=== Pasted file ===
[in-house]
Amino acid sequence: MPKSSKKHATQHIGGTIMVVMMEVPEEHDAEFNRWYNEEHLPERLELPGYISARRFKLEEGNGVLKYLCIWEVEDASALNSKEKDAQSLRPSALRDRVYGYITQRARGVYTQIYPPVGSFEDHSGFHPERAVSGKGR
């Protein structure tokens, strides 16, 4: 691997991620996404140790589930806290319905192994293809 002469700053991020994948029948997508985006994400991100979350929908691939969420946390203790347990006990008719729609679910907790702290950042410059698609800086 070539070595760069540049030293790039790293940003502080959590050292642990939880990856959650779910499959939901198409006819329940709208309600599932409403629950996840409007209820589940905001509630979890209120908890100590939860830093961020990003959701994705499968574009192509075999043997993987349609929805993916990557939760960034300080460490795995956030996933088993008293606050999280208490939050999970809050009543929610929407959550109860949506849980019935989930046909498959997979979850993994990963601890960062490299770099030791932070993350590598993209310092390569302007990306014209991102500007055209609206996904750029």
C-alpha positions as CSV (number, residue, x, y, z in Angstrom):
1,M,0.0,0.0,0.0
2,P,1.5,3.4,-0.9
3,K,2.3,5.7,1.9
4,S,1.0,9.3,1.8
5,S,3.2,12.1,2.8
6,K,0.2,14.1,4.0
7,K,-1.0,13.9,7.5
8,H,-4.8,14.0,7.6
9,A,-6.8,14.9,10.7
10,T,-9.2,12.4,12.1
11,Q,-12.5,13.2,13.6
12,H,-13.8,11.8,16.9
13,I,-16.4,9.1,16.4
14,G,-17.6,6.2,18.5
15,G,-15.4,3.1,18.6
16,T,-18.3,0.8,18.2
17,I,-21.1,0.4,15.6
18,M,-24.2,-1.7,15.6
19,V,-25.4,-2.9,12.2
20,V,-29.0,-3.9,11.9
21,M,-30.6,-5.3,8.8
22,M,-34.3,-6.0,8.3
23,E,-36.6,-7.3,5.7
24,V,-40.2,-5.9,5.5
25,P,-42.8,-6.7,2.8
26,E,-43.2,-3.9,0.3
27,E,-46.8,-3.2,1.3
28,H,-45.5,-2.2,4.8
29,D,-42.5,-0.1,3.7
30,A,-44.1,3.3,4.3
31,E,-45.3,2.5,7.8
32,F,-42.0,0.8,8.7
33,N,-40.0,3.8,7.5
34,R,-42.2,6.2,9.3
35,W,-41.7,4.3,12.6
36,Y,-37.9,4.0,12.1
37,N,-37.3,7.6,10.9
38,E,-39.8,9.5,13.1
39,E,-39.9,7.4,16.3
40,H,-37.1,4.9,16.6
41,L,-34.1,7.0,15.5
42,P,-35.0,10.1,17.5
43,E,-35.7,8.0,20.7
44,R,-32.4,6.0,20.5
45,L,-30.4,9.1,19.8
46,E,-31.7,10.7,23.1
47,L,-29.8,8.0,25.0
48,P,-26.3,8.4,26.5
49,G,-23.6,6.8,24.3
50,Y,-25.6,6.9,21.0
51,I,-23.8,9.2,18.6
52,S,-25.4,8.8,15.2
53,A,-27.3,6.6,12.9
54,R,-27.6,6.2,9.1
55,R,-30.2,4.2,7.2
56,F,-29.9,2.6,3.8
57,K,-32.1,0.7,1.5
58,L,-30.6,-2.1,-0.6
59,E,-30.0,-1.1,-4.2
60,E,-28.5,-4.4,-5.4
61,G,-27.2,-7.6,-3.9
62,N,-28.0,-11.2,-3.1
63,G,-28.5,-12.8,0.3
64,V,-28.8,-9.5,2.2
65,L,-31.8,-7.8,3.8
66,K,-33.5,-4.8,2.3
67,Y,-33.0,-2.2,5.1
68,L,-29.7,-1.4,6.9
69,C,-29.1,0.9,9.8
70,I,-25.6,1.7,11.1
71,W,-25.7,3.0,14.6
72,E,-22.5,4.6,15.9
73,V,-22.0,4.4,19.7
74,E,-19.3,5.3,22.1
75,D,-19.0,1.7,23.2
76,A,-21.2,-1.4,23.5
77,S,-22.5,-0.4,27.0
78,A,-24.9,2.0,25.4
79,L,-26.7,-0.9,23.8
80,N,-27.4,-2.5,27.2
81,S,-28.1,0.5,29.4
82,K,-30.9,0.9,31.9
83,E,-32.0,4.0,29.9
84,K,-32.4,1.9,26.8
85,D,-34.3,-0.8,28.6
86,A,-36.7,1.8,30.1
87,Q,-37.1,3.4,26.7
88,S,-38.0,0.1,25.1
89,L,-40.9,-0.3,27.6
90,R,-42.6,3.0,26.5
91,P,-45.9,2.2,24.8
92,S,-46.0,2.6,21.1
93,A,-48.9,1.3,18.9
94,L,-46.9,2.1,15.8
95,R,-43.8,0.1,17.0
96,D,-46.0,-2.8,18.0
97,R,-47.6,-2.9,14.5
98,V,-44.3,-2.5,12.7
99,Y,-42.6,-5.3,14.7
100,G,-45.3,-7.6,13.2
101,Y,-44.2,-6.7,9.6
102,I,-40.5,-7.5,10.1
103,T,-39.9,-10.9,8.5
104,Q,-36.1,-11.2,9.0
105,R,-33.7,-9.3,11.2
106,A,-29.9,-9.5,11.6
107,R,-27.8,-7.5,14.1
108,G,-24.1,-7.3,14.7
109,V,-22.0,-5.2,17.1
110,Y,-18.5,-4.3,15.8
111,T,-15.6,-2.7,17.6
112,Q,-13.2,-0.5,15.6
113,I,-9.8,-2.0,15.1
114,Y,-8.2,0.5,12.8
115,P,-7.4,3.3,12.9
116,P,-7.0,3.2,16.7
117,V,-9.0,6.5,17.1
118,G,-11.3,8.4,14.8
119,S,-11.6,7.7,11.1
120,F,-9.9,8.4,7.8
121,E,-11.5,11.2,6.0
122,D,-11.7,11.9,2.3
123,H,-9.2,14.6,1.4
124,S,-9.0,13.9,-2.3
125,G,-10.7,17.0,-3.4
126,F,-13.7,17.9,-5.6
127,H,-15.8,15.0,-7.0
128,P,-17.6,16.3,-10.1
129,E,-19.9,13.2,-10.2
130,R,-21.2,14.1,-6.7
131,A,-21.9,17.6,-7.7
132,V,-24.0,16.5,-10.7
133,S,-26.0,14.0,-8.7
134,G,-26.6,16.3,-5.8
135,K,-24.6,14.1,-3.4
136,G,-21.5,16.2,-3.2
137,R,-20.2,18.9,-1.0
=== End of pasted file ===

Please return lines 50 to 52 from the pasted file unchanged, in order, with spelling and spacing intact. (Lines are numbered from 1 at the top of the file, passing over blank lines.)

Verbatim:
46,E,-31.7,10.7,23.1
47,L,-29.8,8.0,25.0
48,P,-26.3,8.4,26.5